Once you have taken care of yourself and your children, the best use of your extra wealth is to give it back to society.
So said Trinidad Express Newspapers general manager Douglas Wilson when he addressed a room full of donors, sponsors and well-wishers at the 30th edition of the Express Children’s Fund annual dinner and dance on Saturday evening at the Hilton Trinidad, St Ann’s.
Wilson said that ideology of giving excess resources back to the community has been championed by Microsoft co-founder Bill Gates. The tech mogul and his wife, through the Bill and Melinda Gates Foundation, have donated billions of dollars towards charitable and environmental innovation across the globe.
“He (Gates) is now committed to donating at least $90 billion of his wealth back to society. This is what the (Express) Children’s Fund is all about. “The Trinidad Express is committed and will continue its efforts to assist the most vulnerable in our school system,” Wilson said, to resounding applause from dinner guests, among them One Caribbean Media Group CEO Dawn Thomas and Express Children’s Fund director Zalayhar Hassanali.
Established in 1989 the Express Children’s Fund has assisted thousands of less fortunate children with education and, more recently, medical expenses.
Deceased Justice Ulric Cross, former senator Dame Louise Horne and former Naparima College principal Dr Allan McKenzie were among the first directors of the fund.
Tapping into online donations
Wilson said in 2018, the fund provided assistance for schools affected by the severe floods that swept East, Central and South Trinidad.
While the fund continues to action good works through the support of its consistent donor and sponsorship base, the time is at hand to develop an online presence to ensure its continued success, he said.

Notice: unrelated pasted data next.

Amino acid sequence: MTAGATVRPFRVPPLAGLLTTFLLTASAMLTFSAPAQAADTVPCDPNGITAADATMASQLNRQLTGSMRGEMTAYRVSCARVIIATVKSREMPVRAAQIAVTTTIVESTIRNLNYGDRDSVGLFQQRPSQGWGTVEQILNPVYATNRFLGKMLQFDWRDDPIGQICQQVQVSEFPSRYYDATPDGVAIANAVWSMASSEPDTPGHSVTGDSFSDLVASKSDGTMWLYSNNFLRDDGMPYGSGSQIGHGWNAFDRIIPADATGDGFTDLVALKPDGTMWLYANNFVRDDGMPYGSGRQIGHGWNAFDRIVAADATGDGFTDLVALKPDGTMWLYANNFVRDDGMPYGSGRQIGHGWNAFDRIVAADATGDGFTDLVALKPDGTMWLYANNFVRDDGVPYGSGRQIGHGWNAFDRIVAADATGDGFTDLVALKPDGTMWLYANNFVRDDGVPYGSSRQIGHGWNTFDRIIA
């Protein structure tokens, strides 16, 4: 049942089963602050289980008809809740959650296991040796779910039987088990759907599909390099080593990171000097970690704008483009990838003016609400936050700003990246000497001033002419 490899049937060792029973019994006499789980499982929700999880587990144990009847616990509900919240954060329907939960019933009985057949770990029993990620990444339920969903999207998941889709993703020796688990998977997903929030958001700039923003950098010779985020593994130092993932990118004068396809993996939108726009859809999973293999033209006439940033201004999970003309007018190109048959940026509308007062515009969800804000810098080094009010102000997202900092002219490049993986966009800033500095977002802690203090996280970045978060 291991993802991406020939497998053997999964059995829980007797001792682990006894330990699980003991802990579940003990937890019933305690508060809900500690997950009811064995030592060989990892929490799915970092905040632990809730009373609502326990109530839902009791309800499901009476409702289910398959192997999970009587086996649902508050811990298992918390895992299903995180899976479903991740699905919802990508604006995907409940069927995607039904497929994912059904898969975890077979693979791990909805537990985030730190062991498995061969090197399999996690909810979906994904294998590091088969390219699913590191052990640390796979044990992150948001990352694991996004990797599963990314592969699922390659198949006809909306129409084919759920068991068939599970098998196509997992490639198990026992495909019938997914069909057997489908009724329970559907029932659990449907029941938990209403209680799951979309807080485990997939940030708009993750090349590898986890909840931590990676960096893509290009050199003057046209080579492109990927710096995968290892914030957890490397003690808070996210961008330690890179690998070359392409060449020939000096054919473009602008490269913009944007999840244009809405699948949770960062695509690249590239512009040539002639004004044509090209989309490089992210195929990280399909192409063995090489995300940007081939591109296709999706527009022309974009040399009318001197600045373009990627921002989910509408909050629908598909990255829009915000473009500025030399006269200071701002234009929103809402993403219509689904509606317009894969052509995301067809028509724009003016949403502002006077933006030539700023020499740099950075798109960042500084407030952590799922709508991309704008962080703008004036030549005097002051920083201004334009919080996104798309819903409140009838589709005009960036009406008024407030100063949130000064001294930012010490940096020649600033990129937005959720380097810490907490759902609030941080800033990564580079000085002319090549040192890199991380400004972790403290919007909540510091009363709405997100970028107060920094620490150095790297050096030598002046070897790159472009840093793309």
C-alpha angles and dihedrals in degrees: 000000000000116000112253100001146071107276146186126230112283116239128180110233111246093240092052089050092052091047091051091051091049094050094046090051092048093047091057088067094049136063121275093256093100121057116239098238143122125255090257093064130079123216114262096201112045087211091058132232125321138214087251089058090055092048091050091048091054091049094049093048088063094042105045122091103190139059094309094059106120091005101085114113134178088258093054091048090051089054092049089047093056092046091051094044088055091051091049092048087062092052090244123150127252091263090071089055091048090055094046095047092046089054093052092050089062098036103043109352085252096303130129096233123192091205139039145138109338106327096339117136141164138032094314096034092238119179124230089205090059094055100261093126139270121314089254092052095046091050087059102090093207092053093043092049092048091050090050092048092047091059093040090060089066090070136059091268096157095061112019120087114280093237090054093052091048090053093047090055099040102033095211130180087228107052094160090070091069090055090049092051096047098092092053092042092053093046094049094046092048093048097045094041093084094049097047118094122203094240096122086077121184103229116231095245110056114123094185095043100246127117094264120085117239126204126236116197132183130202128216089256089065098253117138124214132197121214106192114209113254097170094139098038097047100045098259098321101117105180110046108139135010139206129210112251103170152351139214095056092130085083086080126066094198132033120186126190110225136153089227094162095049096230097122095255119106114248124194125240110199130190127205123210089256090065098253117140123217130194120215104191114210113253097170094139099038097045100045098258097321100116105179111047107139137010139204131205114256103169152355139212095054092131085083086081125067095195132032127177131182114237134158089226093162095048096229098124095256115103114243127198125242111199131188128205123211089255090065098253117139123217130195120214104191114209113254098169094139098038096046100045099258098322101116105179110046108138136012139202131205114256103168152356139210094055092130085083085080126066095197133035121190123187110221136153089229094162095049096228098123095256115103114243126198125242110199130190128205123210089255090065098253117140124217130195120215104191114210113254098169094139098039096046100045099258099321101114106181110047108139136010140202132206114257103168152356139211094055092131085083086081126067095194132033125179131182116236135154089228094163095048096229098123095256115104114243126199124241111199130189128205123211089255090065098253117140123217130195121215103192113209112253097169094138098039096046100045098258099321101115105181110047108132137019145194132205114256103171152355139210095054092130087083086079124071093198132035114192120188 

“In the modern era of online donations and fund-raising, there is a lot to be said to that growth. This remains a fund with a personal touch (but) there are things we can learn from that approach.
“The development of an online presence would make it simple for potential donors to know more about the fund. It would also be useful for more recent transparency demands, as there is an important governance responsibility for those who channel generosity into action,” he said.
Crossover band Imij & Company lured diners off their chairs and onto the dance floor with an slew of contemporary soca and ’70s dance hits.
The Joey Ng Wai-led musical outfit had shiny dresses and gowns shimmering with Earth, Wind & Fire’s “September”, Michael Jackson’s “Dance with You” and Kool and Gang’s “Get Down on It”.
Frontline singers Silva (Stuart Kevin Silva), Rochelle Chedz and Khrstvn (Keron Ramsey) later lifted every platform and stiletto off the floor with Kees Dieffenthaller’s “Savannah Grass”, Farmer Nappy’s “Hookin Meh” and Nadia Batson’s “So Long”.
Earlier, in stark contrast to the spectacle Imij created on stage, Wilson said the Express Children’s Fund has been carried out with little to no fanfare. He called on the fund’s directors to make their charitable work more visible in order to attract greater public participation.
“There has been no public adulation, no approbation of any kind; such is the ethos of the fund. As the economy tightens and the individuals have options, we would need to think carefully on this key principle as we seek to maintain the level of donors,” he said.
In the meantime, the fund will continue to work as the bridge between those willing to share extra resources and those most in need of their assistance, he said.
“The charitable act with the less fortunate in society is often times not as spontaneous as it needs to be. In large measure, entities such as Express Children’s Fund helps to bridge the gap for those unable to reach out to individuals directly,” Wilson concluded.